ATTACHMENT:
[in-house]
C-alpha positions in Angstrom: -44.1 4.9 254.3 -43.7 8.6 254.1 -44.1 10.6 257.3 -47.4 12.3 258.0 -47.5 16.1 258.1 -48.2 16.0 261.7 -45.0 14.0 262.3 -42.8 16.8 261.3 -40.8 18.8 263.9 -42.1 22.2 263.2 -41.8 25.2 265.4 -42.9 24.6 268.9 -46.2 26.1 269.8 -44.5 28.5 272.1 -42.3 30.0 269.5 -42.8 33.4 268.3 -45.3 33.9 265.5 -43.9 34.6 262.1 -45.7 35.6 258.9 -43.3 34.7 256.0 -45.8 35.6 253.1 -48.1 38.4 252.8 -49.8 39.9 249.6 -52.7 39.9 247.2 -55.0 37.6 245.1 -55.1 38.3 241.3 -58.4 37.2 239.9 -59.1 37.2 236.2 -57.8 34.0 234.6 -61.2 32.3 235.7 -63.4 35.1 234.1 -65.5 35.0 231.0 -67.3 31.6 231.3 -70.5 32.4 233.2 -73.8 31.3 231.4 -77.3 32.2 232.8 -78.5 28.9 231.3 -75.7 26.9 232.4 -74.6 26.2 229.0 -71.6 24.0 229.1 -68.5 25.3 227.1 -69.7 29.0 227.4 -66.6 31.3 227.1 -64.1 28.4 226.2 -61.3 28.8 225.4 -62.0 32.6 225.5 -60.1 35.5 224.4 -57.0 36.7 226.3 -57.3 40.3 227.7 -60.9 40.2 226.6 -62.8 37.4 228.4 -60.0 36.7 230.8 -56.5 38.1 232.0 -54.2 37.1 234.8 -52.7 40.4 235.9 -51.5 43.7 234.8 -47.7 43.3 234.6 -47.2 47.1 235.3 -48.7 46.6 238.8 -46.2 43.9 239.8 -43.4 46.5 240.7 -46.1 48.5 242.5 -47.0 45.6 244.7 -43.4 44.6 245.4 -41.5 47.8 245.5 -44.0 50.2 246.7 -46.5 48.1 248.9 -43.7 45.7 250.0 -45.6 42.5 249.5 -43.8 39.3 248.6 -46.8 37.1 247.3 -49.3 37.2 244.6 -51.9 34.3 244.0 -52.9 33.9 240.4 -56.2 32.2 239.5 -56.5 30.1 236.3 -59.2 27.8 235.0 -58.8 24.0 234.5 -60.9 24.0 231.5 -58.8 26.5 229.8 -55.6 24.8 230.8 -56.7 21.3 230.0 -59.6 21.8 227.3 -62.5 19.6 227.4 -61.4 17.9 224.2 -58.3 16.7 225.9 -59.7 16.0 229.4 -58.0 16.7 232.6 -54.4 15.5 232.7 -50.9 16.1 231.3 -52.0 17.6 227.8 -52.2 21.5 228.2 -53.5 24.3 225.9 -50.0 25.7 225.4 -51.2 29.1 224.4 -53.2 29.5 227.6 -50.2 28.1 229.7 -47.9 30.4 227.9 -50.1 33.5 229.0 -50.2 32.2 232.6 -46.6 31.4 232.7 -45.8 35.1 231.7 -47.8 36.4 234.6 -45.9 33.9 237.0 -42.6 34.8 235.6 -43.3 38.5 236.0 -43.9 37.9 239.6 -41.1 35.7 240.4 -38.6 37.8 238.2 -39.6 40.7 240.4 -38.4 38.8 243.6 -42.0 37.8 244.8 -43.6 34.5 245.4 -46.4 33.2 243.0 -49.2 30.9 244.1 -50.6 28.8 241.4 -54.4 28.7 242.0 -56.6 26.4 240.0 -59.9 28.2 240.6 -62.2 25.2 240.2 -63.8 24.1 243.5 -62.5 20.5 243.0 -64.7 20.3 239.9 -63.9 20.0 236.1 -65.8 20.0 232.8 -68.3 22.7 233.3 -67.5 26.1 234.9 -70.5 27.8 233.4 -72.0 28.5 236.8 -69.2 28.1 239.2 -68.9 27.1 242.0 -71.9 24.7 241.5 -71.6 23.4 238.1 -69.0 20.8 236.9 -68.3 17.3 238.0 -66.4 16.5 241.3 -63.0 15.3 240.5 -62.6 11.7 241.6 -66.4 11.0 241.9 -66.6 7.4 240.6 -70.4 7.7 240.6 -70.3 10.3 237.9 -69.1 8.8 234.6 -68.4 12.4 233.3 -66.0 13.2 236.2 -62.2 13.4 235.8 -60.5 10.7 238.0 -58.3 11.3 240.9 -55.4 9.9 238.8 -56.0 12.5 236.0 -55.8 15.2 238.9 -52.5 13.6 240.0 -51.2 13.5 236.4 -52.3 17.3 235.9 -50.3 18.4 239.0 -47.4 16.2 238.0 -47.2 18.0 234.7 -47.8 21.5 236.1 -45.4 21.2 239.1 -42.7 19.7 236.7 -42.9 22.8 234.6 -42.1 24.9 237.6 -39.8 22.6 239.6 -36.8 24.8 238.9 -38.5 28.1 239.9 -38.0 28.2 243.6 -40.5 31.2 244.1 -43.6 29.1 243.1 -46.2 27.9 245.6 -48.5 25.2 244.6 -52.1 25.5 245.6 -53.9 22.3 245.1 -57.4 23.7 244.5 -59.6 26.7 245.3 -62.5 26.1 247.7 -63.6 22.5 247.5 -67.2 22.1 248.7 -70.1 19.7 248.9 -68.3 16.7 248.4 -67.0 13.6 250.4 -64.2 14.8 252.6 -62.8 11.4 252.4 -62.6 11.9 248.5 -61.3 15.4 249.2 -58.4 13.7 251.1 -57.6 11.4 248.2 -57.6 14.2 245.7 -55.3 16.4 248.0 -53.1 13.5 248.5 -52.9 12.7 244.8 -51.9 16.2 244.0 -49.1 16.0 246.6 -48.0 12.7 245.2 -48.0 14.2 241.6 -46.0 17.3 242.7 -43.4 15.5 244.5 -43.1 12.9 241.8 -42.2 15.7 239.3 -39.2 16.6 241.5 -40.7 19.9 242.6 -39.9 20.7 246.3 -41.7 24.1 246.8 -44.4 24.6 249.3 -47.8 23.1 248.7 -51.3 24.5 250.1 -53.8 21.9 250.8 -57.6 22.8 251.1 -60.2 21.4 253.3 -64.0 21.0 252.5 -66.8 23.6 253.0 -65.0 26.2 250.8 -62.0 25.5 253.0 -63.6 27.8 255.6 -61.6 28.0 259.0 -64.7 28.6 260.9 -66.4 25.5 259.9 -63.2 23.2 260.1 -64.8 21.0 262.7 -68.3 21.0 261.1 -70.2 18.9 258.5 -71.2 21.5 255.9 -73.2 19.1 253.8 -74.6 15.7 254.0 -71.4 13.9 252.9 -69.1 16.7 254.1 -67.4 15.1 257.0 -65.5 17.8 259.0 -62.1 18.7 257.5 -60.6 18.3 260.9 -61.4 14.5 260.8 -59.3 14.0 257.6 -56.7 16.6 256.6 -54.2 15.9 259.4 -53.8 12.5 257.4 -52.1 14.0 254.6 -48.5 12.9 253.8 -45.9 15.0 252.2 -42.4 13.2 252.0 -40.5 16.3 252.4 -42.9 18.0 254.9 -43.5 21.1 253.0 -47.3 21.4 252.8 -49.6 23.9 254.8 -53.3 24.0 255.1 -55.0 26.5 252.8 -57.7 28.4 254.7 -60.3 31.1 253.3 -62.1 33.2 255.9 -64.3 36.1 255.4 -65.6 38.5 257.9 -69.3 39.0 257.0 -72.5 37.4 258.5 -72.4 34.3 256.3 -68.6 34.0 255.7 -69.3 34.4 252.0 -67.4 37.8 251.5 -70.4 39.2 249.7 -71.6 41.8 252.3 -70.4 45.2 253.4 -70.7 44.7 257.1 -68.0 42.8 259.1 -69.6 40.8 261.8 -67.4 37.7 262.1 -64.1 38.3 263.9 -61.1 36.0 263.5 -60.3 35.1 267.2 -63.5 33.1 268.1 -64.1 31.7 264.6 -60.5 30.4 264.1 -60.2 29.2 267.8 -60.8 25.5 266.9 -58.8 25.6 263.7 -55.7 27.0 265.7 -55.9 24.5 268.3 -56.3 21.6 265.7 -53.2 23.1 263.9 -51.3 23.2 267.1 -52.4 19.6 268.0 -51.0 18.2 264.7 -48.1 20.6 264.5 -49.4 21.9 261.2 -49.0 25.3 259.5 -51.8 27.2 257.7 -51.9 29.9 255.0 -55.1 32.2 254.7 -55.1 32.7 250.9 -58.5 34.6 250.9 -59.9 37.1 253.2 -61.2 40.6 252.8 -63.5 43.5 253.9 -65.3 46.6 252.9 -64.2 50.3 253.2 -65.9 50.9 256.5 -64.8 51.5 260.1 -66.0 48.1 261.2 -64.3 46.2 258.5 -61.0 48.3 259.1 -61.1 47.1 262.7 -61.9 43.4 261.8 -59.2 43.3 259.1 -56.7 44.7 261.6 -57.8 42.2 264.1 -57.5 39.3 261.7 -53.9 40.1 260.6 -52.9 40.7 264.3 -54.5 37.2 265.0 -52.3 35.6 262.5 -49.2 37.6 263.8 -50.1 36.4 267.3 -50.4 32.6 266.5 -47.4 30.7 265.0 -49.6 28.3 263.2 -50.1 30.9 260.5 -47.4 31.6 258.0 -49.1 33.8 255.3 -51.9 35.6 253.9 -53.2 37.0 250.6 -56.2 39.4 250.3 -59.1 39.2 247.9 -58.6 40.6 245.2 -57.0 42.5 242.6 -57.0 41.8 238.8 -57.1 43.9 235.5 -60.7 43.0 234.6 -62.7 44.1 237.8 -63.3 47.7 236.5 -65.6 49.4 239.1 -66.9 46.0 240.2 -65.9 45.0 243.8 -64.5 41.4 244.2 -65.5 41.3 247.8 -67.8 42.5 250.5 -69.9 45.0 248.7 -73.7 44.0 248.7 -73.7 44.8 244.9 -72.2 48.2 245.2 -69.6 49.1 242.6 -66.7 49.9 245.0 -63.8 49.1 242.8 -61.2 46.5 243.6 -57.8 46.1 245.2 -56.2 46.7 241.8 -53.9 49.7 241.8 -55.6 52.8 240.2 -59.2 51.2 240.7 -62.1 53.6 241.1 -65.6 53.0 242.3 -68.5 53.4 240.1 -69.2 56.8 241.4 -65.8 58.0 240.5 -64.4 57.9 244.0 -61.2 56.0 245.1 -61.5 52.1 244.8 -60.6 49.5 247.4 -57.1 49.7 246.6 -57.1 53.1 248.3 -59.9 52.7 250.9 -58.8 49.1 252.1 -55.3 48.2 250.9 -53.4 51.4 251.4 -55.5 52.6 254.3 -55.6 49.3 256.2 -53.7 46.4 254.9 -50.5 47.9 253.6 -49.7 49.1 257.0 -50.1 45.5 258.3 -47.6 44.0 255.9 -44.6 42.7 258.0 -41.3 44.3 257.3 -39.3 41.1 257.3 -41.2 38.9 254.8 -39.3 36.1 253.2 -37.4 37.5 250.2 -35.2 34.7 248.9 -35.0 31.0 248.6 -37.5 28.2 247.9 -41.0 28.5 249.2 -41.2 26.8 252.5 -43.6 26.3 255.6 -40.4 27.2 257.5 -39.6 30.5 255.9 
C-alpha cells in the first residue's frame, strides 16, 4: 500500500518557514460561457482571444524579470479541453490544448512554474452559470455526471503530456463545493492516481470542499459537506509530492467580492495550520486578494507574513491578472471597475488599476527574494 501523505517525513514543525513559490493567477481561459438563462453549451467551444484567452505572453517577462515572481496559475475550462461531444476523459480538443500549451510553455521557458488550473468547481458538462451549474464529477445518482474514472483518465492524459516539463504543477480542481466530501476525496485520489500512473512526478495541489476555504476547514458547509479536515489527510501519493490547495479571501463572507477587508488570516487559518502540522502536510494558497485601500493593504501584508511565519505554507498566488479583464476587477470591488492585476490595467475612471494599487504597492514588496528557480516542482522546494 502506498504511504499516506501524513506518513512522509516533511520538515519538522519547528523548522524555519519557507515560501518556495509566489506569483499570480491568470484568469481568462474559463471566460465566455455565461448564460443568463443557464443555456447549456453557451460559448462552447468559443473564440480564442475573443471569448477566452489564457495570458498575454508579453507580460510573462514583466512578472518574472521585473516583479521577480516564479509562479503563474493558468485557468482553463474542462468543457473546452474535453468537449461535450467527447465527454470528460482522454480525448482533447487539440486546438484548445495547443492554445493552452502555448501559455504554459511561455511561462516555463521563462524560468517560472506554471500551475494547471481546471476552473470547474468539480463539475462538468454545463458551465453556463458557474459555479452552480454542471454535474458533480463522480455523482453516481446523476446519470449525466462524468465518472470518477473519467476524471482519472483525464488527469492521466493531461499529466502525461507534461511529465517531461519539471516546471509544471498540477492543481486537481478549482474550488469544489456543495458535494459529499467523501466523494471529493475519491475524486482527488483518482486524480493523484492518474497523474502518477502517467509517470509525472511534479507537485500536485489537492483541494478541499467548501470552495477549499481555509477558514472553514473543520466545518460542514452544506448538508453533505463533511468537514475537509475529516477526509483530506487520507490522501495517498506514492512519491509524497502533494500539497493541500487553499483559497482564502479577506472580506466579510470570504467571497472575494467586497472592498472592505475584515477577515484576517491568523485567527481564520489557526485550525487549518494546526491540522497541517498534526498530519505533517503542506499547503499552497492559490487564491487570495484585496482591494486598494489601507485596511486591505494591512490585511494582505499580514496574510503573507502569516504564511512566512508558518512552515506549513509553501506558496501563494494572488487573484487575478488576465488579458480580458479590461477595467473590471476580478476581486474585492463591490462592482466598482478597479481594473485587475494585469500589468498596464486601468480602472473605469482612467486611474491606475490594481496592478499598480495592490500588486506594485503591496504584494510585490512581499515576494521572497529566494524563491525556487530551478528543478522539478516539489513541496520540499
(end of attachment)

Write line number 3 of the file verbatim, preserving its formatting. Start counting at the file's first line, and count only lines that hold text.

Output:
C-alpha cells in the first residue's frame, strides 16, 4: 500500500518557514460561457482571444524579470479541453490544448512554474452559470455526471503530456463545493492516481470542499459537506509530492467580492495550520486578494507574513491578472471597475488599476527574494 501523505517525513514543525513559490493567477481561459438563462453549451467551444484567452505572453517577462515572481496559475475550462461531444476523459480538443500549451510553455521557458488550473468547481458538462451549474464529477445518482474514472483518465492524459516539463504543477480542481466530501476525496485520489500512473512526478495541489476555504476547514458547509479536515489527510501519493490547495479571501463572507477587508488570516487559518502540522502536510494558497485601500493593504501584508511565519505554507498566488479583464476587477470591488492585476490595467475612471494599487504597492514588496528557480516542482522546494 502506498504511504499516506501524513506518513512522509516533511520538515519538522519547528523548522524555519519557507515560501518556495509566489506569483499570480491568470484568469481568462474559463471566460465566455455565461448564460443568463443557464443555456447549456453557451460559448462552447468559443473564440480564442475573443471569448477566452489564457495570458498575454508579453507580460510573462514583466512578472518574472521585473516583479521577480516564479509562479503563474493558468485557468482553463474542462468543457473546452474535453468537449461535450467527447465527454470528460482522454480525448482533447487539440486546438484548445495547443492554445493552452502555448501559455504554459511561455511561462516555463521563462524560468517560472506554471500551475494547471481546471476552473470547474468539480463539475462538468454545463458551465453556463458557474459555479452552480454542471454535474458533480463522480455523482453516481446523476446519470449525466462524468465518472470518477473519467476524471482519472483525464488527469492521466493531461499529466502525461507534461511529465517531461519539471516546471509544471498540477492543481486537481478549482474550488469544489456543495458535494459529499467523501466523494471529493475519491475524486482527488483518482486524480493523484492518474497523474502518477502517467509517470509525472511534479507537485500536485489537492483541494478541499467548501470552495477549499481555509477558514472553514473543520466545518460542514452544506448538508453533505463533511468537514475537509475529516477526509483530506487520507490522501495517498506514492512519491509524497502533494500539497493541500487553499483559497482564502479577506472580506466579510470570504467571497472575494467586497472592498472592505475584515477577515484576517491568523485567527481564520489557526485550525487549518494546526491540522497541517498534526498530519505533517503542506499547503499552497492559490487564491487570495484585496482591494486598494489601507485596511486591505494591512490585511494582505499580514496574510503573507502569516504564511512566512508558518512552515506549513509553501506558496501563494494572488487573484487575478488576465488579458480580458479590461477595467473590471476580478476581486474585492463591490462592482466598482478597479481594473485587475494585469500589468498596464486601468480602472473605469482612467486611474491606475490594481496592478499598480495592490500588486506594485503591496504584494510585490512581499515576494521572497529566494524563491525556487530551478528543478522539478516539489513541496520540499